Il finanziamento delle imprese Spin-off della ricerca italiana
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Salvador, E. (2007). Il finanziamento delle imprese Spin-off della ricerca italiana. Piccola Impresa Small Business, (1).
Received 2013-07-21
Accepted 2013-07-21
Published 2007-08-29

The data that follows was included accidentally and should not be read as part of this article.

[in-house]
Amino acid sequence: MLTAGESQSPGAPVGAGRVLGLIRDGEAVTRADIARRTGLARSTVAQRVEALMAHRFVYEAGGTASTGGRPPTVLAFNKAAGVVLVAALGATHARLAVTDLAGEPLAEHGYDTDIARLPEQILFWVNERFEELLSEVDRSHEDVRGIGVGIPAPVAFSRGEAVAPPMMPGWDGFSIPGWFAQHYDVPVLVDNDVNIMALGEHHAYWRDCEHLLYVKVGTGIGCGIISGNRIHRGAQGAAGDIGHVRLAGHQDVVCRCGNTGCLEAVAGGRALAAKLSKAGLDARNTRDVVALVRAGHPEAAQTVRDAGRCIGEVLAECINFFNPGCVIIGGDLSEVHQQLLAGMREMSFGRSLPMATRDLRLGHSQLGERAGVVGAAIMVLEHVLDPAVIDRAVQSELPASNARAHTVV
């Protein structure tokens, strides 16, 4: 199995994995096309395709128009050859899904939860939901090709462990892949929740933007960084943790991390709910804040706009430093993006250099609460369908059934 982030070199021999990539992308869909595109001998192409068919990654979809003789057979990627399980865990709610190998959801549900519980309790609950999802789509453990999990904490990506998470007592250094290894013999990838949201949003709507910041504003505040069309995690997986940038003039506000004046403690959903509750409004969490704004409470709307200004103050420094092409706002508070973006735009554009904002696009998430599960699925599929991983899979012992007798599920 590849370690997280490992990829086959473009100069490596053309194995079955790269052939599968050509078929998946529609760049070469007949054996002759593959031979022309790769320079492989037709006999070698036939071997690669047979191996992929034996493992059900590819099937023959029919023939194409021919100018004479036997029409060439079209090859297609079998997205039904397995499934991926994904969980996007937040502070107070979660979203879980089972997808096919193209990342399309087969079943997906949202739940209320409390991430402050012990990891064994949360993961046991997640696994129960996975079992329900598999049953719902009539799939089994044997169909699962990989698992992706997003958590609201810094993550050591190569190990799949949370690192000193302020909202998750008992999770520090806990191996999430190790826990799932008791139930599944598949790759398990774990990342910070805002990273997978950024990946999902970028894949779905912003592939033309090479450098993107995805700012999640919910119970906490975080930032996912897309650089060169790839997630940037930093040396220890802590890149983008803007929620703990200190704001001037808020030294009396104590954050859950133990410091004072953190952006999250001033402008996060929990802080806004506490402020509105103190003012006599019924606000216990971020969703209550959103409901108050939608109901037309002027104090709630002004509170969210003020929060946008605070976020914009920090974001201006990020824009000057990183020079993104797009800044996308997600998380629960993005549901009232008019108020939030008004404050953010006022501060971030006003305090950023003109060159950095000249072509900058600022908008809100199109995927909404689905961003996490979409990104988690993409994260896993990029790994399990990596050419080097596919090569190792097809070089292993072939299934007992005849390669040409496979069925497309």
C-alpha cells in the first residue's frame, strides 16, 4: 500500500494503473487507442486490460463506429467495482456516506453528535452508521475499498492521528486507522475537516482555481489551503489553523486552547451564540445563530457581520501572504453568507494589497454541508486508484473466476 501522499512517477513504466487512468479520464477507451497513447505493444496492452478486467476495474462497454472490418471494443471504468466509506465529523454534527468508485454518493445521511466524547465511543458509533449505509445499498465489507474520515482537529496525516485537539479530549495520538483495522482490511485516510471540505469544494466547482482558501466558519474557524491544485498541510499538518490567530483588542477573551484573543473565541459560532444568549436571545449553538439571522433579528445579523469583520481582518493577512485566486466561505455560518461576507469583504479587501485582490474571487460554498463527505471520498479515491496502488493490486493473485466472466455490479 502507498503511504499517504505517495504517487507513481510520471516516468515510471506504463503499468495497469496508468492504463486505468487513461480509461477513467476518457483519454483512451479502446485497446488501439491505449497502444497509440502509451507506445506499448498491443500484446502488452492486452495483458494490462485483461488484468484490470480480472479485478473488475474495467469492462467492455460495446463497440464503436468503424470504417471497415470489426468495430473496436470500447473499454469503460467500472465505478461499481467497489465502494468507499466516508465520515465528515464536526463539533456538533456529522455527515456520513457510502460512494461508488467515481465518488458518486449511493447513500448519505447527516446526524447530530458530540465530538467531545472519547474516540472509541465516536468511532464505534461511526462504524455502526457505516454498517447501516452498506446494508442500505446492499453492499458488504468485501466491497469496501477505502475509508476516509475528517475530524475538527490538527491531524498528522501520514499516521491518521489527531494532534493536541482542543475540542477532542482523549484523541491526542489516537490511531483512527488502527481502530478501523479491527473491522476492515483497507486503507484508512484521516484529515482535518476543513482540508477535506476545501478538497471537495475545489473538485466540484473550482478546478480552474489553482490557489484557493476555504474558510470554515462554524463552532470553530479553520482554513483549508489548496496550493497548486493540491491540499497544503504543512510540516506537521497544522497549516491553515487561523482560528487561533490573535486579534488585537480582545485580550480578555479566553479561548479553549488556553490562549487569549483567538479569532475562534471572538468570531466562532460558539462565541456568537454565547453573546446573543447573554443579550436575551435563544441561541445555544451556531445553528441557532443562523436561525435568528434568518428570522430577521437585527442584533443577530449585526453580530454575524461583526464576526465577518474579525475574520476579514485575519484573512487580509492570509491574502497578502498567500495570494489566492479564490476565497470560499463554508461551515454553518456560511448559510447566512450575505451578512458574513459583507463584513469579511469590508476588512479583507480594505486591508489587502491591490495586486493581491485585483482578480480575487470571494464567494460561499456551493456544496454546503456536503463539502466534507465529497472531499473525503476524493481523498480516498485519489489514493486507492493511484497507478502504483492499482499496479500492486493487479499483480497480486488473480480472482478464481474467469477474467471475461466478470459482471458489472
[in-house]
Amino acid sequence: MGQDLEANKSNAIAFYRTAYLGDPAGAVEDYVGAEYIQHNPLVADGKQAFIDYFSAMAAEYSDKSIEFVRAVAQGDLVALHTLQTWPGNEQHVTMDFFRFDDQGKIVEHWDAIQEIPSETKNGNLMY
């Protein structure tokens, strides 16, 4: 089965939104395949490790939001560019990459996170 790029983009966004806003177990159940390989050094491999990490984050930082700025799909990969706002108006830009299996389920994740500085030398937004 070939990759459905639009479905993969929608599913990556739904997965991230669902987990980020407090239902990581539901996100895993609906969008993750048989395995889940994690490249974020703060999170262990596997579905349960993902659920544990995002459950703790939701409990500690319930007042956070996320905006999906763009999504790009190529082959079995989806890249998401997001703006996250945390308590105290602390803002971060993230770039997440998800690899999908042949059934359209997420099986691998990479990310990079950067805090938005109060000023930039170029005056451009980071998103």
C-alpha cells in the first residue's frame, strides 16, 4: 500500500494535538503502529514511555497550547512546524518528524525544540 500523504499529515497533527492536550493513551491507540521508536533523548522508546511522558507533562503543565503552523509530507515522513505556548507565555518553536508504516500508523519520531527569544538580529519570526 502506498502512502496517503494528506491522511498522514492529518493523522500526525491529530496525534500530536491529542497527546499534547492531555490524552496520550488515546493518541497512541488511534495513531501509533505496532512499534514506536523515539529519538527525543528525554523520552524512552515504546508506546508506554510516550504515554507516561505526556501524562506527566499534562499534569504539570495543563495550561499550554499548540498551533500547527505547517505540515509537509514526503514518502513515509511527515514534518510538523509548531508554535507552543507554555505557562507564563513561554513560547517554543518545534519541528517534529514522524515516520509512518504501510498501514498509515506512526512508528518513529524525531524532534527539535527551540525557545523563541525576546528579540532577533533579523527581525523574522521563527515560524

This paper aims at examining the university spin-off firms context at present in place in Italy, with particular attention to the relationship with the academic institutions and the problems of financing. In the latest years, more and more attention is devoted to investigate the emergence of the university spin-off phenomenon. There is an increasing focus on universities’ entrepreneurial orientation and their ability to exploit and transfer scientific knowledge to the commercial sector. The present paper is based on a series of interviews held during the period May-July 2005 in several university spin-off firms in Milan, Bologna, Padova and Genova. The paper is divided in two parts. In the first one, after a theoretical background on the spin-off literature, it follows a general description of the United Kingdom context and the Italian university spin-off firms framework and their characteristics. The second part is focused on an analysis of the spin-off firms interviewed. The results highlight positive and negative factors in the relationship between university institutions and spin-off firms. Furthermore, the relationships with banks and venture capitalists are investigated. The interviews highlighted a lack of competencies in the financial sector and a general negative opinion on venture capital. Italian university spin-off firms have difficulties in negotiating good conditions with banks and are afraid to trust in venture capitalists. Besides, Italy doesn’t have an effective business angels network and it lacks seed capital. Therefore they prefer to count on the classical three Fs, “family, friends and fools”, to raise capital for their business. Notwithstanding, Italian university spin-off firms are characterised by a very high know-how background and a great desire of independence. In conclusion, Italy is just at the beginning in developing the university spin-off phenomenon. Most universities emanated spin-off regulations only in recent years. There is significant potential for the Italian university spin-off firms to play a bigger, more enhanced role in the creation of new jobs in the future, and in supporting technology transfer
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